Horror

[TIFF Review] Vampire Drama ‘Kicking Blood’ Heavier on Style Than Bite

Save for sunlight or perhaps a stake to the heart, vampires live forever. Instead of just one lifetime, they can experience many. That means that a regular staple in vampire fiction depicts the erosion of time, where pleasure and discovery eventually wane and boredom sets in. Kicking Blood adds to the existential conversation, featuring a world-wearied bloodsucker grappling with morality and mortality. While it brings every bit of style befitting of eternal life, it lacks a poignant bite.

Anna (Alanna Bale) is tired. Anna’s tired of losing people she likes as much as she’s tired of the people she drains. She still loves the high that comes from drinking blood, though. A chance encounter with a suicidal alcoholic, Robbie (Luke Bilyk), and her ill friend Bernice (Rosemary Dunsmore) meeting death on her own terms has Anna questioning the more predatory nature of her longtime hunting companions. It has her questioning her very existence.

Director Blaine Thurier, who co-wrote the script with Leonard Farlinger, infuses Anna’s tale with a gothic bohemian style. Vibrant blue and red lighting pulse throughout, evocative of blood pumping through veins and arteries. Anna is one stylish vampire, right down to her taste in music and living quarters. Even the almost psychedelic ecstasy that captures just how stoned vampires get when they feed oozes cool. It’s a gorgeously moody feature, with Thurier capturing the ethereal but blasé temperament of eternal life through visuals.

That’s both its strength and its weakness. Kicking Blood is effortlessly cool, but it’s also a bit hollow. As well-produced as it is, it favors telling over showing. Anna’s bond with Bernice holds more weight than the central budding relationship between Anna and Robbie. There’s no gradual build or nuance to their actions or choices. We’re just meant to roll with the almost impulsive but life-changing decisions they make simply by being in each other’s orbit.

Bale is so effective at portraying Anna’s stone-cold weariness that she’s almost entirely a closed book. She wanders into a grocery store and squeezes the life out of a strawberry, an existential moment of contemplation that doesn’t hit as hard thanks to Anna’s unmovable stoic mask. Thurier favors these mood-building moments over storytelling or fleshing out his characters, which would engender more rooting interest and engagement. We never really get to know anyone at all. How did Robbie get to this point? Why did meeting Anna become the catalyst for repairing his life? None of that matters, and despite Bilyk’s affability, Robbie ultimately doesn’t feel like a character but a supporting plot device. A late-game character gets dropped into the fray with all the signs that she’s significant. We’re again left to accept her wholesale based on the indicated history with Robbie and nothing else.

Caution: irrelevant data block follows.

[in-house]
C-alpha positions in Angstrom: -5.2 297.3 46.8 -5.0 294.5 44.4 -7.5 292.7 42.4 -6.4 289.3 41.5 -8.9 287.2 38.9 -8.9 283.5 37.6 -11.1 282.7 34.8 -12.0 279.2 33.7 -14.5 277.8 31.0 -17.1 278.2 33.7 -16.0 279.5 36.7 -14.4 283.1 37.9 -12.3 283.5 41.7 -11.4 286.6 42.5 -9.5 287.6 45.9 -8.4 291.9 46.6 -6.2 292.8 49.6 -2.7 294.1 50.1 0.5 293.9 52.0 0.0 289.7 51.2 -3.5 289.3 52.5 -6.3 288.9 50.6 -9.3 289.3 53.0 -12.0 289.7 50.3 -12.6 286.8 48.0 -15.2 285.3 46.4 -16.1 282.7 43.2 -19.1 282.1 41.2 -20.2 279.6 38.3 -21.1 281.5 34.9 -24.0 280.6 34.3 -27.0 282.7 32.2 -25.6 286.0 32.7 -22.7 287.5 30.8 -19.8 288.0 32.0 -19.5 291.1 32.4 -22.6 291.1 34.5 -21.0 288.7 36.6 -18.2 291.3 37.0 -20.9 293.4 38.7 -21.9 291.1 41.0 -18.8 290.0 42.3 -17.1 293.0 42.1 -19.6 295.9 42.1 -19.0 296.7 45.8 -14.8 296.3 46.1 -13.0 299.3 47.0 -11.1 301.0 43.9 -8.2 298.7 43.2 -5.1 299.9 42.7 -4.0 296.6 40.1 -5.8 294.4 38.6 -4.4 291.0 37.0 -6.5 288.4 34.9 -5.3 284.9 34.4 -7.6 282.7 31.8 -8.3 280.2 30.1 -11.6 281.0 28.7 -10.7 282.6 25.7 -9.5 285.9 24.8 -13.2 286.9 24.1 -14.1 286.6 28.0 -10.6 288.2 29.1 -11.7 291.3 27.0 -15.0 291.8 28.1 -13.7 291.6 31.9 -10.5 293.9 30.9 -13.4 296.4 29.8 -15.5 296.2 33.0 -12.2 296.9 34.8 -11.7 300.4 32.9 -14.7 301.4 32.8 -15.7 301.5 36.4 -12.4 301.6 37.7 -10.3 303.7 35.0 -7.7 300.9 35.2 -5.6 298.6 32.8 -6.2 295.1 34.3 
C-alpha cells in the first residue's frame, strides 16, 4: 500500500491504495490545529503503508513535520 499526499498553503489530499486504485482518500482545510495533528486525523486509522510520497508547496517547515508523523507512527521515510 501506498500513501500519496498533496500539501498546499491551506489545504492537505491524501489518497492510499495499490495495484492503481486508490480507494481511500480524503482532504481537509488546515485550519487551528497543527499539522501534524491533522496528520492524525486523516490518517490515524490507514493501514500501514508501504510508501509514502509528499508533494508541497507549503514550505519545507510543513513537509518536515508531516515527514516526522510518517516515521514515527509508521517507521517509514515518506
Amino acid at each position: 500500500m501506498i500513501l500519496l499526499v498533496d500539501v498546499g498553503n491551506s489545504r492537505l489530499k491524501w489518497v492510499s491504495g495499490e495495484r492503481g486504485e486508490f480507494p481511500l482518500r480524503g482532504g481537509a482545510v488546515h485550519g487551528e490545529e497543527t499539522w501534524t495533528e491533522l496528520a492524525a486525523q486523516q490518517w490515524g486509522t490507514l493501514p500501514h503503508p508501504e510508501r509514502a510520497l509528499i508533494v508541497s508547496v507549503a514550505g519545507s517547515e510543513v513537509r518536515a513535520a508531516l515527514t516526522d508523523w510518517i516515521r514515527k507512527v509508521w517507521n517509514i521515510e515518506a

Aesthetically, Kicking Blood is lovely to look at and pulls you in with its style. Narratively it leaves you as cold as the snowy setting. The addiction to blood concept and vampires who revel in getting high from it makes for an interesting idea, but it’s only superficially explored. It’s only Bernice’s character that can manage to pull out some semblance of humanity in Anna, and that’s peripheral. We never really care about the core relationship it wants us to, which is meant to act as the driving force of the entire plot. It’s a breathtaking but somewhat empty waltz through vampirism.

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